Numerous computer games can be related to the subjects of politics lessons or deal with them directly. This variety of materials raises the question of to what extent digital games can sustainably support political learning.
Simulation games, card games, board games – playful forms of learning have long been part of the didactic tools used by teachers in political education. In this respect, it is not surprising that the learning potential of digital games has recently been asked, which on the one hand are very popular with children and young people. On the other hand, digital games have didactically useful properties.
The coin master mobile game as a political learning medium
These days, some experts describe the use of digital or mobile games in educational contexts as digital, game-based learning. The main idea behind the concept is to mix game and learning content. Such a mixture exists when success in the game can be equated with learning success. Learning content can be embedded in known game patterns so that learning activities can be carried out in a playful context. For example, memorization in a quiz game, complex thinking in a simulation game, spatial thinking in a puzzle game, and others. That digital games can in principle constitute effective learning environments is a fairly widespread opinion in some countries.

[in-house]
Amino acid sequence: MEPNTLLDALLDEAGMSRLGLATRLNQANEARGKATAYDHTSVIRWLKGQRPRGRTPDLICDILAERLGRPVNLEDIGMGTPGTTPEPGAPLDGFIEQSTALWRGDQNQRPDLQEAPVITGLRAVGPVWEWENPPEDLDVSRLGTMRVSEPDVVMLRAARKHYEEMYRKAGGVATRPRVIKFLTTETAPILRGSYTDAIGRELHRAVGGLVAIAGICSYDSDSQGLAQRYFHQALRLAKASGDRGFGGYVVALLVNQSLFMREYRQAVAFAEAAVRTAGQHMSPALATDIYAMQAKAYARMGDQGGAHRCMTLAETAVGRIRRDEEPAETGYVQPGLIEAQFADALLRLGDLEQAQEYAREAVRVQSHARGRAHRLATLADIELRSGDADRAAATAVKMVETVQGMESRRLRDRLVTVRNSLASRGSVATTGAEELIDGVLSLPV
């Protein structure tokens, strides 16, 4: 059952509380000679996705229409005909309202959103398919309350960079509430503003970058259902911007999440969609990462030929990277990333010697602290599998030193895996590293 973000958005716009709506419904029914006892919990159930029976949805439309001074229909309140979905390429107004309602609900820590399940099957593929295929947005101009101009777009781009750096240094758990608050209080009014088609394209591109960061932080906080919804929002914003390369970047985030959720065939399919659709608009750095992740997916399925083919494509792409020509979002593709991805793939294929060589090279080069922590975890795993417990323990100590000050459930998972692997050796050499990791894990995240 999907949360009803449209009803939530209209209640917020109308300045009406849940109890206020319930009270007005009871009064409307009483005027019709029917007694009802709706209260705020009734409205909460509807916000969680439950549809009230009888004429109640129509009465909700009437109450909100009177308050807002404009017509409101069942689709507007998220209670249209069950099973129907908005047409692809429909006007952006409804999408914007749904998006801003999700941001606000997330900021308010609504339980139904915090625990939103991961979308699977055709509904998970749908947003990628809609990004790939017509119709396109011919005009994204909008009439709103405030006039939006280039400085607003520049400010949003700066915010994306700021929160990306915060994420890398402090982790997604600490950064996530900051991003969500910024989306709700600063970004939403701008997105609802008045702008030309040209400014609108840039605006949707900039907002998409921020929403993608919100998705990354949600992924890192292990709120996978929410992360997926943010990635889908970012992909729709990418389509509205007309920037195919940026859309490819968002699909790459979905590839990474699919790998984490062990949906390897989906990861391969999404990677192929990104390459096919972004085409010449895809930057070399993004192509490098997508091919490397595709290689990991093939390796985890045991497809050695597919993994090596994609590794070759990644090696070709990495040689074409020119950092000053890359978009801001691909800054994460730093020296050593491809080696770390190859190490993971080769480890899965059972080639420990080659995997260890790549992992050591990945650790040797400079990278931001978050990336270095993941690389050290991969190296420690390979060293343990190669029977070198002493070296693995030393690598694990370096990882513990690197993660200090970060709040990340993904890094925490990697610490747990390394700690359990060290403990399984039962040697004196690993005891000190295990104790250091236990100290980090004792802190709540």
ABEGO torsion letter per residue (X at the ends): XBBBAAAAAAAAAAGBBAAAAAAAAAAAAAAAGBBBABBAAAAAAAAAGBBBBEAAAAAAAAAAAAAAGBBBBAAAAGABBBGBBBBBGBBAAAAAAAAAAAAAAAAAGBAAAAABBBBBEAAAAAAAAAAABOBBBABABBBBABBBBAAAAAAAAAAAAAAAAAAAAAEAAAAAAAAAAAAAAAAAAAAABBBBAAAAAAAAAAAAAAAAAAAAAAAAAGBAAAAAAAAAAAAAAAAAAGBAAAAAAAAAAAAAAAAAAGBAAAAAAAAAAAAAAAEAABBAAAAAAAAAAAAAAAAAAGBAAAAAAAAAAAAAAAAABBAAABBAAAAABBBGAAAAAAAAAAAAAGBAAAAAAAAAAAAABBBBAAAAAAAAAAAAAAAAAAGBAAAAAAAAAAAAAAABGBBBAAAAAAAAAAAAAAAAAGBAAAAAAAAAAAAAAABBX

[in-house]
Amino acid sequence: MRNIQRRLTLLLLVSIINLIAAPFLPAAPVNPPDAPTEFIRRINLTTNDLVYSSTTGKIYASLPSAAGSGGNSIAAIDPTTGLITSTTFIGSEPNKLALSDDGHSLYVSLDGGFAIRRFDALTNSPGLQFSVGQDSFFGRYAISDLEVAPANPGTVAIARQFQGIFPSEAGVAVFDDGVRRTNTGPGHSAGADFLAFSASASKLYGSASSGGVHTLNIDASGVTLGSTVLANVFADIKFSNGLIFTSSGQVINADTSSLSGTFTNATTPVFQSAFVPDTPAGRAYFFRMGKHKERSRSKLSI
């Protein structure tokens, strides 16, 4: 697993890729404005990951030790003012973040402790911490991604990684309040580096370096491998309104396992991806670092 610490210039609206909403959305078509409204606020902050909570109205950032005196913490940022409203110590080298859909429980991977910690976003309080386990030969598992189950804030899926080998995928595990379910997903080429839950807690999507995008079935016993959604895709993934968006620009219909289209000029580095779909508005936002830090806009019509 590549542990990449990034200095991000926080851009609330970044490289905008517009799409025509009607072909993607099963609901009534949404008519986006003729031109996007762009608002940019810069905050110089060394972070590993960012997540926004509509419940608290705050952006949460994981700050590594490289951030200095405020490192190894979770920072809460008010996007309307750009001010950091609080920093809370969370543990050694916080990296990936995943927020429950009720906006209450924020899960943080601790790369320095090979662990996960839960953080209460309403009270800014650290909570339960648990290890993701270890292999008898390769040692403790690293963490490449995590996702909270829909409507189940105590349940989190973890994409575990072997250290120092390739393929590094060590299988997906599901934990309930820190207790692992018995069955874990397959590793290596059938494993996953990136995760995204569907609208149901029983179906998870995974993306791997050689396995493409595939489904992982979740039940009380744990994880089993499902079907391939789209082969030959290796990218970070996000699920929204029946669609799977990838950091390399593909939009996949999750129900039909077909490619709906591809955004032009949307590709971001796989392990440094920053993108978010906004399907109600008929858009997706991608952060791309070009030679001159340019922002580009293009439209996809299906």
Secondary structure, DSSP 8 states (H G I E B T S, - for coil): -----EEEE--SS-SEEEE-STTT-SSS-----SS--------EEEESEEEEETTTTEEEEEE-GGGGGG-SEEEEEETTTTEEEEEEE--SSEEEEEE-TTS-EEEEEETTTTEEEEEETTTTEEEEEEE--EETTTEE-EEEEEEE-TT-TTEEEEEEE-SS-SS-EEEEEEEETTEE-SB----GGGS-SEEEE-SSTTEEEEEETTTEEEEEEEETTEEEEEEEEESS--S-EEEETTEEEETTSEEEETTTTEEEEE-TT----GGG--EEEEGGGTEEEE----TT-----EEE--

However, there are also critical voices. For example, against the purpose of the game, some people doubt the compatibility of games and learning. Nevertheless, digital learning games can enable the sustainable acquisition of knowledge. This can be achieved as long as the games are shortlisted carefully based on the political topic.
The promotion of political literacy by means of coin master mobile games
There are numerous computer games available on subjects related to political lessons. The ability to act politically includes the sub-skills of articulating, arguing, deciding and negotiating. In principle, promoting these facets in the context of digital, game-based learning environments is conceivable, because in some virtual game worlds learners can take part in democratic processes of opinion and decision-making in a simulative manner.